• gym staff holding hands together as a sign of cooperation and staffing the right people for your kids' gym

The Right People in the Right Roles: Staffing Your Children’s Gym

The quality of your gym’s services and reputation depends enormously on the quality of your staff. The quality of your team depends on you, your ability to hire, train, manage, and lead them. You want to get hiring and staff management processes and program set up from the start. Even though you may only be hiring a couple of people to start, you don’t want to scramble to figure this out when the need for new staff is pressing. 

Setting up your HR framework

Frank Sahlein, CEO of 3rd Level Consulting, has developed an eight-step process for producing a strong HR function at your gym. The first two steps require you to select who at your kids’ gym makes up your HR department and outline how the staff is organized (also called an “org chart”).

Sahlein recommends including senior managers and the person responsible for payroll. Senior managers should be involved as they work more closely with the new hires than you will. More importantly, they’re the ones you’ll hold accountable for developing and managing the staff underneath them. It makes sense they play a role in defining positions and hiring for them, at least for their departments.

Outsourcing vs Hiring Employees

Identifying who is part of your HR framework is the first step. The second step is specifying what roles you need to hire and detailing what each role’s responsibilities are. As part of this second step, you should also identify which functions and tasks may be better outsourced. Hiring and maintaining employees is expensive. However, you have the most control over employees concerning how they fulfill their duties. If a role meets these three criteria, you’re probably better off hiring employees rather than outsourcing the work:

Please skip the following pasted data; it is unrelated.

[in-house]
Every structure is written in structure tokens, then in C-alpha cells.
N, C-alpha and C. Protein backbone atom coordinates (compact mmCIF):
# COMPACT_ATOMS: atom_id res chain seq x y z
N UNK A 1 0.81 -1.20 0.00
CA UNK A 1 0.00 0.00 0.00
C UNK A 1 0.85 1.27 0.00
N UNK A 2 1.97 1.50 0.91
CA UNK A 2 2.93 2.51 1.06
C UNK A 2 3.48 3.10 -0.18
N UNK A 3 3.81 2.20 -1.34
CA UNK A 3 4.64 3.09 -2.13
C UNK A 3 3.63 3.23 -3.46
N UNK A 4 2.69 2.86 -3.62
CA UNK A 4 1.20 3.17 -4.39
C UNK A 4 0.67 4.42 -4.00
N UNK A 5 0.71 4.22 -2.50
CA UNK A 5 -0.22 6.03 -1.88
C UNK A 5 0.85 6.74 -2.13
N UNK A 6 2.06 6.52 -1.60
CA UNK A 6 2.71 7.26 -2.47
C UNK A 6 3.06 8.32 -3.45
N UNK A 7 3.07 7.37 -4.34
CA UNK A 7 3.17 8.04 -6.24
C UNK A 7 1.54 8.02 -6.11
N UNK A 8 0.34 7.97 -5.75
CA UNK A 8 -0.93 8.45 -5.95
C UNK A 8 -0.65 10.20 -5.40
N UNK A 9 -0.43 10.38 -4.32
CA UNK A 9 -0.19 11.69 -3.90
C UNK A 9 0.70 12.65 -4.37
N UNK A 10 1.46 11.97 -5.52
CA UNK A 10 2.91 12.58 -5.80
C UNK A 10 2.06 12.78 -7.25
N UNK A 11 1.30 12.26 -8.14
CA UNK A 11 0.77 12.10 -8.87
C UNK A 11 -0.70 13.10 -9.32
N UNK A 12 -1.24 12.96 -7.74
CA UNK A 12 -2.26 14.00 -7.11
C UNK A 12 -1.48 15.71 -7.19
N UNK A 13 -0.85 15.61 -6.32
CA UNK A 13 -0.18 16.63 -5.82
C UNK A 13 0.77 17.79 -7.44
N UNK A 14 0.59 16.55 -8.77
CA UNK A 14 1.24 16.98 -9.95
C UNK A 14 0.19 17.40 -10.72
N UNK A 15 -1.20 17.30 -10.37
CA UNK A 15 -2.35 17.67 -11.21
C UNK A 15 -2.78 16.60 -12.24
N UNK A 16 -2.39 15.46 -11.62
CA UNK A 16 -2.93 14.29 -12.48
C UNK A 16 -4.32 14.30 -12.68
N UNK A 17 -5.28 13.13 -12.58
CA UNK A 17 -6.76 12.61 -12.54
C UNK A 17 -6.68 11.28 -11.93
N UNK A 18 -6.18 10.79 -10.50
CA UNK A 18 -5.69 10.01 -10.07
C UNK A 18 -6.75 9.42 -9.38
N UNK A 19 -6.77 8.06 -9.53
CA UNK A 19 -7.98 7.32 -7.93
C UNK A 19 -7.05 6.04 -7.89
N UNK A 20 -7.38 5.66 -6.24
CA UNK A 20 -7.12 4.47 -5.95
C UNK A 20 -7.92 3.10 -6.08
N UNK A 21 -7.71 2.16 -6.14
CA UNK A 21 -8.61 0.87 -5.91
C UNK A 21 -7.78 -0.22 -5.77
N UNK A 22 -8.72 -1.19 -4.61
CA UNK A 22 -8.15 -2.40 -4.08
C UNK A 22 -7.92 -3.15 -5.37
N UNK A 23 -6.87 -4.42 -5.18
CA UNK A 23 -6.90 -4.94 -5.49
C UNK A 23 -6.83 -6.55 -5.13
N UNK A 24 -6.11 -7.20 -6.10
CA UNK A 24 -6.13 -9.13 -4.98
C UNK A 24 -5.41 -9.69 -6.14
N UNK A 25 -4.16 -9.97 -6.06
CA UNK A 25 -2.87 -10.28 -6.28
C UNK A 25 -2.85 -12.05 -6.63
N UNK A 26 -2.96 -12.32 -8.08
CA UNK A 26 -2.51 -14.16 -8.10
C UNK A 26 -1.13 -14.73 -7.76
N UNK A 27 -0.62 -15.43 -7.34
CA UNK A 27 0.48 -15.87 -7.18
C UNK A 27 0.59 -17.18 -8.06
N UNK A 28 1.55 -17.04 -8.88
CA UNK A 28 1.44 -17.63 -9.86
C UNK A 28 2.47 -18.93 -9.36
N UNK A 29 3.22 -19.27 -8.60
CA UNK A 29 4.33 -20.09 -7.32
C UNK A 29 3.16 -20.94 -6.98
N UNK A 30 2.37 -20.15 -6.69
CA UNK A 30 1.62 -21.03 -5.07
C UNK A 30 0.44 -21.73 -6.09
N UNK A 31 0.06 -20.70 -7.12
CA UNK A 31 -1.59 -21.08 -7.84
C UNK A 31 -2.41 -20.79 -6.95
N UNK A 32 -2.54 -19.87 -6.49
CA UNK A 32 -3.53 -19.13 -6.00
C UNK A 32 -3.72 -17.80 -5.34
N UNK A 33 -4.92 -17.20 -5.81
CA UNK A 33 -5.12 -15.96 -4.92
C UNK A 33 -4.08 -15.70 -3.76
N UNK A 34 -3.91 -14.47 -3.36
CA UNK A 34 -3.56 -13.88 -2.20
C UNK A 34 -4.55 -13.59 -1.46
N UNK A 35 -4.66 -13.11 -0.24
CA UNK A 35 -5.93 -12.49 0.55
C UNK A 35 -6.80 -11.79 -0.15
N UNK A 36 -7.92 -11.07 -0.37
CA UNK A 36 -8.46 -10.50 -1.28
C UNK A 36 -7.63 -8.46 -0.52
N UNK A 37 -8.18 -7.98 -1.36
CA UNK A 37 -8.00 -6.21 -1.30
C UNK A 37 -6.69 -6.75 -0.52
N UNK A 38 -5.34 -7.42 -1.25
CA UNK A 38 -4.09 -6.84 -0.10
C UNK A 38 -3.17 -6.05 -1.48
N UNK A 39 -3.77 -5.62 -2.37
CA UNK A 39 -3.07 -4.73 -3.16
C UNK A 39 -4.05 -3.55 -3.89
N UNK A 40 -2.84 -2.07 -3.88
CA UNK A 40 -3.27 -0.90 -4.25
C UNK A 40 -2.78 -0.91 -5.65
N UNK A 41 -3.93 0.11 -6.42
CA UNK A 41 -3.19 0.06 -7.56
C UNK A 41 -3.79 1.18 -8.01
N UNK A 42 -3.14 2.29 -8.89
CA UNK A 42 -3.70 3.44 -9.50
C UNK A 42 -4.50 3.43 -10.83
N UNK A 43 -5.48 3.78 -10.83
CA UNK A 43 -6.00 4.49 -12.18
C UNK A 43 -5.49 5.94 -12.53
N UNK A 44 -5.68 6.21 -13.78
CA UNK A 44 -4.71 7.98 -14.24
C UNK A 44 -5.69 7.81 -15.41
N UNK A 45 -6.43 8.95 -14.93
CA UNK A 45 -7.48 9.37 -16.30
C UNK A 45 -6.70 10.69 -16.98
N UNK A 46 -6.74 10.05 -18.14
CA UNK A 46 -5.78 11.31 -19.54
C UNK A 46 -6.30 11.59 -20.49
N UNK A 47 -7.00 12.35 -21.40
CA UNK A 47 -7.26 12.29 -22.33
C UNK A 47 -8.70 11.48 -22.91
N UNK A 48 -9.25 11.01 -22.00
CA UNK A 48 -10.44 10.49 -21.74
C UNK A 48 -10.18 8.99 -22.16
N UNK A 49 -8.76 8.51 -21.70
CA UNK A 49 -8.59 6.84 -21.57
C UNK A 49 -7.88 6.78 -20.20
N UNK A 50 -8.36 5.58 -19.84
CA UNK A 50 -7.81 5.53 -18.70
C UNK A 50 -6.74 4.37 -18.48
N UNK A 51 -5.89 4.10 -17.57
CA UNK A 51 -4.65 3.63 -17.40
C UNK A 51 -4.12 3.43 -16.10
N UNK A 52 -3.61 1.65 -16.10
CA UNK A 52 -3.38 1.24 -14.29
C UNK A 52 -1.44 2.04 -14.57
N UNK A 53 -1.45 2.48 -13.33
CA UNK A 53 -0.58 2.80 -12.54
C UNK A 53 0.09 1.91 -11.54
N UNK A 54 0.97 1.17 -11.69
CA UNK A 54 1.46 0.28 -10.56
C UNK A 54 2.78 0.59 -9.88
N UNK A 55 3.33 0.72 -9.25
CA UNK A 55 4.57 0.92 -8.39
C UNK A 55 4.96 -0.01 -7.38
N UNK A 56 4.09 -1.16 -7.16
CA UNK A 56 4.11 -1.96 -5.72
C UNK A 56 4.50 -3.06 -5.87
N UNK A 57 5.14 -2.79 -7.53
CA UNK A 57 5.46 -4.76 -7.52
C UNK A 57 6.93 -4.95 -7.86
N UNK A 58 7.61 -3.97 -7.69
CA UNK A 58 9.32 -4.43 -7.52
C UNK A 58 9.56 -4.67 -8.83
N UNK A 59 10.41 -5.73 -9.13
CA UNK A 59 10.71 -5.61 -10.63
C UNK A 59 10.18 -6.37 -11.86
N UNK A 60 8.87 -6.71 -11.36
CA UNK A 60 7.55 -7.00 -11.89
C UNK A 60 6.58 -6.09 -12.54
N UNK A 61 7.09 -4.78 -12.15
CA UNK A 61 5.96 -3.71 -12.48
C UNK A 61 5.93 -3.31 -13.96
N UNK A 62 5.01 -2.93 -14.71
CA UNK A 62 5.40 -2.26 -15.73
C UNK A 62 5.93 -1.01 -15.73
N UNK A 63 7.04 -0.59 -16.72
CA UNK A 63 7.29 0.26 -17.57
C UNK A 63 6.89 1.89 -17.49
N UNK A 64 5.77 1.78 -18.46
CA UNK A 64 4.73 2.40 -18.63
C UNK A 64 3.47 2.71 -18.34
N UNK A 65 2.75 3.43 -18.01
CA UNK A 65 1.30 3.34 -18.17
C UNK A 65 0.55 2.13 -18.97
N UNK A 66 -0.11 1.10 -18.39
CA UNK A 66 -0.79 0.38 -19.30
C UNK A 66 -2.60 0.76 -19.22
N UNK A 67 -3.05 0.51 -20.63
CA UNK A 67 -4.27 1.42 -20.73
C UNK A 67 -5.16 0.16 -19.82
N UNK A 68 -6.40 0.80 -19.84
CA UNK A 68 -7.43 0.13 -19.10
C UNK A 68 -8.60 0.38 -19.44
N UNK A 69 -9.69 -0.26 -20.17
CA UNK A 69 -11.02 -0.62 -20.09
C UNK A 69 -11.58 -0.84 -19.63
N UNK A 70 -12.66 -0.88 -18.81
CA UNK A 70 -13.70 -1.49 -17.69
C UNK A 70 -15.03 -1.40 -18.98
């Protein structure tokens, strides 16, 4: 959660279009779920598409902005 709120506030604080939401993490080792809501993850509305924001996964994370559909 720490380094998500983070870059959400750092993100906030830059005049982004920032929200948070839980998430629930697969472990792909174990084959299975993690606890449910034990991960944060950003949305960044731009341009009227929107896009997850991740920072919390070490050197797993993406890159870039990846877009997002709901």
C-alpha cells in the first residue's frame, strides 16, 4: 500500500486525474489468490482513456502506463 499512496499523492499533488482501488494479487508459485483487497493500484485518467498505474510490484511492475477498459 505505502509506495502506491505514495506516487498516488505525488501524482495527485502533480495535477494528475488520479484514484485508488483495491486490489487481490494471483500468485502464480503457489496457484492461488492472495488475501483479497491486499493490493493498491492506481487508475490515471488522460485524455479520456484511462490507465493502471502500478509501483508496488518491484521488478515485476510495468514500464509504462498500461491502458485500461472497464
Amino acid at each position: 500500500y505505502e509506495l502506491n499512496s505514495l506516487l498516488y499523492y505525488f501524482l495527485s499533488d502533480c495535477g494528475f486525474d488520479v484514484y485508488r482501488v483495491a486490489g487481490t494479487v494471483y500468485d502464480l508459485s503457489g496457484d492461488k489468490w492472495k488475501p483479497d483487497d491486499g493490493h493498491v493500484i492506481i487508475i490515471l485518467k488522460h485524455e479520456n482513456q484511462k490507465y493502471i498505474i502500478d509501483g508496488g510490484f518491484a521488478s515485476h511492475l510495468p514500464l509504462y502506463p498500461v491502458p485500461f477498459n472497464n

• Involves direct contact with your students and their parents
  • Delivers gym services to your community
  • Is a revenue-generating position

If a task or role meets the following two criteria, then automating the function and/ or outsourcing it may be the more cost-effective option:

  • There’s limited or unpredictable need for the role. Employees like predictability in their hours and payroll. However, if you only need specific work done on a limited or variable schedule, then outsourcing it will save your business money.

You may find a middle ground by hiring independent contractors. They aren’t employees, but they aren’t as removed from your operations as the person fulfilling an outsourced function. While you have additional flexibility with independent contractors, you’ll also have less control over them, including committing them to a schedule. Hiring employees and independent contractors (ICs) also come with differing legal requirements.

The legal stuff

Payroll and HR legal issues are serious business. Your attorney should be an active participant in setting up your HR framework, including drafting employment and independent contractor (IC) agreements, and advising you on hiring, termination, and other needed HR policies. You’ll work with your attorney and insurance agent to make decisions regarding health care, workplace injury, and coverage for employee and IC “bad” actions occurring as part of their gym duties.

When devising your recruiting and hiring processes, and your contract and HR policy contents, talk to your attorney about:

  • Anti-discrimination and anti-harassment law and policies
  • Non-compete and non-disclosure policies
  • Discipline and termination procedures
  • Whether gifts and gratuities from parents are permissible